|Sterling denominated returns of major indices||Q1 2021
|World (ex UK)||3.5||14.0||22.0||-3.5||13.3||29.3|
|Overseas Bonds (unhedged)||-5.7||5.6||2.7||5.1||-2.3||21.9|
Source: MSCI UK IMI, All Country World Ex-UK, Emerging Markets, UK IMI Liquid Real Estate, Cash Equivalent (GBP 1W LIBOR -1%); BofA ML: Global Broad Market+, Sterling Non-Gilts. Total Return, Sterling adjusted.
Markets remained unsettled in March by the rise in US Treasury yields and concurrent rise in inflation expectations. This has broad implications across equity, bond and commodity markets. With much of the developed world sovereign debt market yielding below zero in real terms, and large new issuances of debt to fund the Covid-19 response, sharp inflation surprises can impact capital markets. Equity valuations are also often based on the risk premium they offer versus safer sovereign or corporate bonds, so any sharp changes to inflation expectations, and subsequently bond yields, can lead investors to reevaluate the price they are willing to pay for equities.
The US treasury market is the world’s largest and most liquid sovereign bond market, and therefore changes to yields and prices in this market tend to reverberate around the world. In March, the nominal yield on the benchmark 10-year Treasury topped 1.7%, up from a low of 0.52% in August 2020. The increases were driven by weak demand for Treasury auctions, leading investors to reassess the market’s demand for lower yielding debt. It is worth noting, however, that yields have only risen to levels last seen before the pandemic in January 2020.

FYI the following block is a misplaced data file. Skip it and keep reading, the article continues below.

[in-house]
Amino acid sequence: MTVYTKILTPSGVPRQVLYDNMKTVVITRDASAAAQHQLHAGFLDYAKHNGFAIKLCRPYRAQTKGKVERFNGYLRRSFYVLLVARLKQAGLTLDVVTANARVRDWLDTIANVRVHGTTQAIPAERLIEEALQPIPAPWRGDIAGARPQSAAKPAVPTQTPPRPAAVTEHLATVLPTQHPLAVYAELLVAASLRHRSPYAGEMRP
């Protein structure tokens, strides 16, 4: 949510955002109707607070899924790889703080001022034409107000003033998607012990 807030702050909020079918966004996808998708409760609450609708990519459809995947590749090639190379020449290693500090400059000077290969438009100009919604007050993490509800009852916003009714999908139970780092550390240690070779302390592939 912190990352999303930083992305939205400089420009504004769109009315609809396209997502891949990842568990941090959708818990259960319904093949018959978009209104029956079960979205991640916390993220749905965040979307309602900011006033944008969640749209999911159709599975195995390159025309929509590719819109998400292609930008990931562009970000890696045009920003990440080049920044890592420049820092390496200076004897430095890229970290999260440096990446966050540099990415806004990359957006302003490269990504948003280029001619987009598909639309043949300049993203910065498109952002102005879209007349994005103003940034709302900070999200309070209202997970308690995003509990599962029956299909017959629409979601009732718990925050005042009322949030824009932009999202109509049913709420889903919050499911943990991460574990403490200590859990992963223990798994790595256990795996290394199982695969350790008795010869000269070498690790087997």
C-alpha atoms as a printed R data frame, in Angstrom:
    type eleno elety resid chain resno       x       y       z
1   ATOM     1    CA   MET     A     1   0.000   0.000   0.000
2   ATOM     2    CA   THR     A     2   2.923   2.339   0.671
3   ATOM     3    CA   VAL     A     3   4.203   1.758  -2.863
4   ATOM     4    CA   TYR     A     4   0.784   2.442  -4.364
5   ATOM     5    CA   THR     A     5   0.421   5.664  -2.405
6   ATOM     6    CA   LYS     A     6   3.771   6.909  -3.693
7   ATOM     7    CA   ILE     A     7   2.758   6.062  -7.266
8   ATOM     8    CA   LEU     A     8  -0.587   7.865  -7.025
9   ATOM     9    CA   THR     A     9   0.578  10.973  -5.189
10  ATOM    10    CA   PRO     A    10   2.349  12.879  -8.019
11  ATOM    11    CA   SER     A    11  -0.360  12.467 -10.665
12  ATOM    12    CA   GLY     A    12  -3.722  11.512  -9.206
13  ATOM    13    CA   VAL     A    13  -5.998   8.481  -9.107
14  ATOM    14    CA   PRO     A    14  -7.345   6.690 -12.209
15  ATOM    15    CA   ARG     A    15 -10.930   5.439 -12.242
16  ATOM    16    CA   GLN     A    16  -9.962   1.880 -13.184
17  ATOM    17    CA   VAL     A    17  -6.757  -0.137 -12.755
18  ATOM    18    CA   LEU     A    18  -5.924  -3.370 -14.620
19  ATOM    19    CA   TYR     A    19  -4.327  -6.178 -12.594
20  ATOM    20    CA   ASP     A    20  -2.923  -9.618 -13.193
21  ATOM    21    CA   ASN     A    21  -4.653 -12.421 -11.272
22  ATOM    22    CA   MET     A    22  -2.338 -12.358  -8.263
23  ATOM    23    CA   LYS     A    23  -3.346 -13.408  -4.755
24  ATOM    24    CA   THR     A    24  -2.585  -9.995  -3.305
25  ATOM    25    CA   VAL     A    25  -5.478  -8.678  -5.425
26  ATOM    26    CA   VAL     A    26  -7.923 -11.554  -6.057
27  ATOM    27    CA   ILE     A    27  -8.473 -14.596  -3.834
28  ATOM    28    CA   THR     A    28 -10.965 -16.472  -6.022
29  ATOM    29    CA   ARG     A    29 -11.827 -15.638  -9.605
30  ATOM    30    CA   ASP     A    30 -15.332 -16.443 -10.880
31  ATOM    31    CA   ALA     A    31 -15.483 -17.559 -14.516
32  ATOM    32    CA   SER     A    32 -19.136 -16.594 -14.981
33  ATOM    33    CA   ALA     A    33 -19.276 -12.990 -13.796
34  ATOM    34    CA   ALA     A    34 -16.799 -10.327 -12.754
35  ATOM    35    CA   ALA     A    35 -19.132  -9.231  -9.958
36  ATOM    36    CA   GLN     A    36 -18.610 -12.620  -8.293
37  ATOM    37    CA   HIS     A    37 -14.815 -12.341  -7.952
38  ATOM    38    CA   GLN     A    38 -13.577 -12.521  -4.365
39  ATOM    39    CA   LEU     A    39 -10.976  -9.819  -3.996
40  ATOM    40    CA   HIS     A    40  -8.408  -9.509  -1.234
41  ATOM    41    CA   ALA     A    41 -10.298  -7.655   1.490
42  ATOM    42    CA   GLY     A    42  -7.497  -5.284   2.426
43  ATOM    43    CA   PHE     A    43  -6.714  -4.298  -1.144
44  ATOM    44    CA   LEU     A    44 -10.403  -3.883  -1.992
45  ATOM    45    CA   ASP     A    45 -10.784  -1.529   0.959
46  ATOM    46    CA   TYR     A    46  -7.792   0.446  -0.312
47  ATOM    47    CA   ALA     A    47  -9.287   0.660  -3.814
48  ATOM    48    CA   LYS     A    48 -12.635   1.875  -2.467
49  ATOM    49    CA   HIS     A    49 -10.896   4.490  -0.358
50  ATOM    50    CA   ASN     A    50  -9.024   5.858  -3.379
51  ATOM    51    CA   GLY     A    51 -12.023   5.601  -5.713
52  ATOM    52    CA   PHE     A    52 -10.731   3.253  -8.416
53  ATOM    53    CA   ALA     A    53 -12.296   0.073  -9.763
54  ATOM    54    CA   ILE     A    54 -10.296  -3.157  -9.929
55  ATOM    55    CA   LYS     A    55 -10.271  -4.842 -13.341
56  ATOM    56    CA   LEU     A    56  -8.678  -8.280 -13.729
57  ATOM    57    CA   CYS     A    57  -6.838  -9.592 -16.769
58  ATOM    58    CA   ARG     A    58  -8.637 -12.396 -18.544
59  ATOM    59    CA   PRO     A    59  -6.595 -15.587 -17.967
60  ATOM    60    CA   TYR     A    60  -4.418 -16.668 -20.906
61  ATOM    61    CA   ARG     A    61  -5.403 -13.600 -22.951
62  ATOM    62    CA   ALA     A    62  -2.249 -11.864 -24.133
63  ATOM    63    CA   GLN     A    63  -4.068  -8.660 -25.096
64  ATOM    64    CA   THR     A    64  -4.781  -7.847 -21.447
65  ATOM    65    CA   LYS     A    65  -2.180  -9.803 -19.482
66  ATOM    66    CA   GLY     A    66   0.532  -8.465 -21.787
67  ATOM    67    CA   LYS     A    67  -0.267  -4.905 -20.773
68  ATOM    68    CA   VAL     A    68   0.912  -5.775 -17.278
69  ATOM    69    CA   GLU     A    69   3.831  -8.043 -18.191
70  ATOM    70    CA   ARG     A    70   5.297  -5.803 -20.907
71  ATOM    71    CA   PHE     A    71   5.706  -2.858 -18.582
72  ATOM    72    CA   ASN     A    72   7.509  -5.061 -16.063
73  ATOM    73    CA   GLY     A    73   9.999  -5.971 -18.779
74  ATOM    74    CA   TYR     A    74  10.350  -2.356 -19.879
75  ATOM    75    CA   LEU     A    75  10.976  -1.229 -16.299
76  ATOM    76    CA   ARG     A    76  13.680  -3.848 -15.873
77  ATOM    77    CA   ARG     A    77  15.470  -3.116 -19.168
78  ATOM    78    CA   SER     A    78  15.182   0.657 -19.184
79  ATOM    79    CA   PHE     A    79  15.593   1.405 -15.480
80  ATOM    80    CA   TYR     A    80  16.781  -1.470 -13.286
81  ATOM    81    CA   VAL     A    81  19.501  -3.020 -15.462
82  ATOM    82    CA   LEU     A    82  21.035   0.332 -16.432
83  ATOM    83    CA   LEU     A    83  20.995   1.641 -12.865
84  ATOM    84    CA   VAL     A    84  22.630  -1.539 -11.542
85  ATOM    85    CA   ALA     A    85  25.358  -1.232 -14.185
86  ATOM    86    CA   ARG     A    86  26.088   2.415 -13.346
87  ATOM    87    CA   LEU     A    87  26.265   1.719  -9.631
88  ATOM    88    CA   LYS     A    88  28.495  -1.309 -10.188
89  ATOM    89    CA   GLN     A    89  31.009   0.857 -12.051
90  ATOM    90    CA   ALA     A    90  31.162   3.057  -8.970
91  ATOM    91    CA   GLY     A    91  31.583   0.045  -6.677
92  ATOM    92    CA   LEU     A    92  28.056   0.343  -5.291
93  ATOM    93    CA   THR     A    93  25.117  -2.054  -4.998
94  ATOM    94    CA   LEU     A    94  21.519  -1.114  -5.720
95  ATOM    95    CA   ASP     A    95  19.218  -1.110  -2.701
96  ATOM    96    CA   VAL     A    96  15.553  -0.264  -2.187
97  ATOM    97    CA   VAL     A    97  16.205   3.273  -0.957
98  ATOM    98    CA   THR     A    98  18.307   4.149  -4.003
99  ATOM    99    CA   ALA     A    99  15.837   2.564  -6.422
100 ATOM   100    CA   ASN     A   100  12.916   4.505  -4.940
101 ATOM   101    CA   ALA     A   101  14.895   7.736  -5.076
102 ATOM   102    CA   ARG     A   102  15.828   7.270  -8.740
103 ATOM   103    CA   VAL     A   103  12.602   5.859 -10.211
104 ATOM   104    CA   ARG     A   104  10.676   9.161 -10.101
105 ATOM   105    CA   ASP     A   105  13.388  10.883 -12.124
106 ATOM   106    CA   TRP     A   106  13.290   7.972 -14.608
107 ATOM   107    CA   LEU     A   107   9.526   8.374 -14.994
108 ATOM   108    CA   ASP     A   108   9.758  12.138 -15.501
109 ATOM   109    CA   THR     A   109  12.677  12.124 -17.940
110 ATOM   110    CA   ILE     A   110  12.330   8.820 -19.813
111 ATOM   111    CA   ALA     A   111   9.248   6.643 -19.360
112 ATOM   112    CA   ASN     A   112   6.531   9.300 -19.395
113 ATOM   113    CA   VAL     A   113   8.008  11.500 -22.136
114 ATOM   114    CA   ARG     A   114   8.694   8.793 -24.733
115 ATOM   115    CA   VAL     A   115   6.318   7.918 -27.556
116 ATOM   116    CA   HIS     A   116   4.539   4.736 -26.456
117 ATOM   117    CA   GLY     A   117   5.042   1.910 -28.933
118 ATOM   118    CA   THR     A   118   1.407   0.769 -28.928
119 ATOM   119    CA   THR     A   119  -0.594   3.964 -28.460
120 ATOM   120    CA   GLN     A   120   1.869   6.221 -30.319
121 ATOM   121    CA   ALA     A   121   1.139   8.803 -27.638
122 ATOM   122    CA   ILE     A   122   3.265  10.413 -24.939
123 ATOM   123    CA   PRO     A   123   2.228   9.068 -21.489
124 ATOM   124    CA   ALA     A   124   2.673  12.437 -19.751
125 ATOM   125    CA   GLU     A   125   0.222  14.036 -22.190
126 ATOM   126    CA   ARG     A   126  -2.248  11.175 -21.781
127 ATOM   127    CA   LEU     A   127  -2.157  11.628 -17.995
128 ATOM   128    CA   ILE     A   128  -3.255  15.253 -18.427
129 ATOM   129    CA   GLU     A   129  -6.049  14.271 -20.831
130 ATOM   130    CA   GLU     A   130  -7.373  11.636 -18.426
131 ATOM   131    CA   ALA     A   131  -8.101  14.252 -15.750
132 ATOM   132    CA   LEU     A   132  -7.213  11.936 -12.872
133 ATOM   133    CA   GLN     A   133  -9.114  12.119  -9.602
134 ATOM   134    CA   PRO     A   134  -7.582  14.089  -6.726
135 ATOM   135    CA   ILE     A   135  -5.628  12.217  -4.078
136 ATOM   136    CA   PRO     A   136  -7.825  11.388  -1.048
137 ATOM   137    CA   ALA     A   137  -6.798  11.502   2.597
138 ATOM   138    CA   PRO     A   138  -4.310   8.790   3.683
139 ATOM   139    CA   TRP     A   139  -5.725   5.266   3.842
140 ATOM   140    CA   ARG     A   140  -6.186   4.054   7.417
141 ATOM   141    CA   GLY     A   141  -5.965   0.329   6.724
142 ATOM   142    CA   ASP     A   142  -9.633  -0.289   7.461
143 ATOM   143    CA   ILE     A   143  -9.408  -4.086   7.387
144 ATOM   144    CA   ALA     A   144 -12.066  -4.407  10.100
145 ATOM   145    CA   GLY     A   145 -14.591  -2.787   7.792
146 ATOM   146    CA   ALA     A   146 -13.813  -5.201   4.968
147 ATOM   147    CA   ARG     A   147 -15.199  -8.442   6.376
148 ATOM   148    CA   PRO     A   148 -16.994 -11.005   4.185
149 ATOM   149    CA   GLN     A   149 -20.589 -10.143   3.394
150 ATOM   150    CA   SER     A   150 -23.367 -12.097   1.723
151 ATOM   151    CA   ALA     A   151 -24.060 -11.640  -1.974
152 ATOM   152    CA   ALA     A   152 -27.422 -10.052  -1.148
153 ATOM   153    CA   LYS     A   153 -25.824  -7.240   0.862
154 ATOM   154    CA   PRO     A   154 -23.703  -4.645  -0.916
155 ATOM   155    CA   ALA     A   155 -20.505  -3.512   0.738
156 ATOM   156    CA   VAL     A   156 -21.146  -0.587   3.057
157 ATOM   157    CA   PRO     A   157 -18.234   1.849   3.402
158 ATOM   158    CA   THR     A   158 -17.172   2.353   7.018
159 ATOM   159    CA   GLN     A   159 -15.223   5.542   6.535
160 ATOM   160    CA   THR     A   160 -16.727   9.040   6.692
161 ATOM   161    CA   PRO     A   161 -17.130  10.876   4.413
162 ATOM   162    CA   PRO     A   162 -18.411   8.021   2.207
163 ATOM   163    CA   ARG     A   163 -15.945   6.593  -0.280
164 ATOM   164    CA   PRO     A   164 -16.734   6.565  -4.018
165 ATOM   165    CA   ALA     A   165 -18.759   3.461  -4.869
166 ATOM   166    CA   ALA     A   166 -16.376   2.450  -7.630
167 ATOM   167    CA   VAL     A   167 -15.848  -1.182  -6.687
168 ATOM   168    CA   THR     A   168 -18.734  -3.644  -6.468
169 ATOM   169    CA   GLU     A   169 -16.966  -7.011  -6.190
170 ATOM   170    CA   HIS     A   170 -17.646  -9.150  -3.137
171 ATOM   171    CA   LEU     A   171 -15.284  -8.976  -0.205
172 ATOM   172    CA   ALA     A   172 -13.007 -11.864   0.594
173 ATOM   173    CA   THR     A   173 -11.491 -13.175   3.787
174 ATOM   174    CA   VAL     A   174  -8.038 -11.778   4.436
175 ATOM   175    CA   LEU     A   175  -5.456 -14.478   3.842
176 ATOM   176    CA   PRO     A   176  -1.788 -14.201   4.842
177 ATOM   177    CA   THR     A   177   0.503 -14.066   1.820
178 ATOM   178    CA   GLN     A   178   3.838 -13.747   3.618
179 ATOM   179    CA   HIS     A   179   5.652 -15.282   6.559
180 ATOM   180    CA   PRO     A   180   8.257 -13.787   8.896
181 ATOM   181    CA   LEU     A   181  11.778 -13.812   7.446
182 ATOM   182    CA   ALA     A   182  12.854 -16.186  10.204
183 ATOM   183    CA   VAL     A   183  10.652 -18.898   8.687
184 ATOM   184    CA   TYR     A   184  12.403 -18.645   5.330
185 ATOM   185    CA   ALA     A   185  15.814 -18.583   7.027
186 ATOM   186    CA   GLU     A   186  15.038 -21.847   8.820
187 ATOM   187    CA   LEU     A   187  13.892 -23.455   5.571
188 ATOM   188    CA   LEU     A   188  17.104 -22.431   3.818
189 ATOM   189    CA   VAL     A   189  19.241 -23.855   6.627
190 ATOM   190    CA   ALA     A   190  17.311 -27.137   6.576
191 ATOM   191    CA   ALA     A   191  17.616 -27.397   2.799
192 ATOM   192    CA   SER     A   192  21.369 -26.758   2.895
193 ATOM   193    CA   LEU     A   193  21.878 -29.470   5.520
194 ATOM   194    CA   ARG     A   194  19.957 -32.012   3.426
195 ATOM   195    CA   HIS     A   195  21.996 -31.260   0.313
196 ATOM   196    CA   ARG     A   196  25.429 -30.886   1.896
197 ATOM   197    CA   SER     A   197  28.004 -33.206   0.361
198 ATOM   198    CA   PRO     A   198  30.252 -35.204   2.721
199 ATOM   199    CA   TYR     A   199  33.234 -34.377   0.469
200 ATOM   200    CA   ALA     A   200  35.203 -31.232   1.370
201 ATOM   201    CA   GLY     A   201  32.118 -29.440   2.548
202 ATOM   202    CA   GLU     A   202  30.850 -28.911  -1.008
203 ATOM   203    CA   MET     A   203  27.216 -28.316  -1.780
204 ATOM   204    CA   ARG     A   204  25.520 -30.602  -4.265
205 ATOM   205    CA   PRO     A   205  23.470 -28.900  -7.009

The MSCI USA index ended the month up 2.28%. Towards the end of the month, specific US and Chinese equities suffered heavy losses as a hedge fund Archegos (set up to invest the assets of billionaire Bill Hwang) was forced to unwind positions in stocks such as Baidu and ViacomCBS. This then led to a decline in bank shares around the world, especially those that had acted as ‘prime brokers’ to Archegos.
During March, the new Biden administration sought closer ties with Europe but continued Trump’s tough policy line on China. Furthermore, Anthony Blinken, US Secretary of State, made clear a number of the new administration’s positions in March: costly foreign wars would be avoided, NATO and other multilateral organisations would be supported, and ties with countries damaged by the Trump administration would be repaired. The implication for investors is that the US will act multilaterally rather than unilaterally, as evidenced by Biden rejoining the Paris Climate Agreement and the World Health Organisation.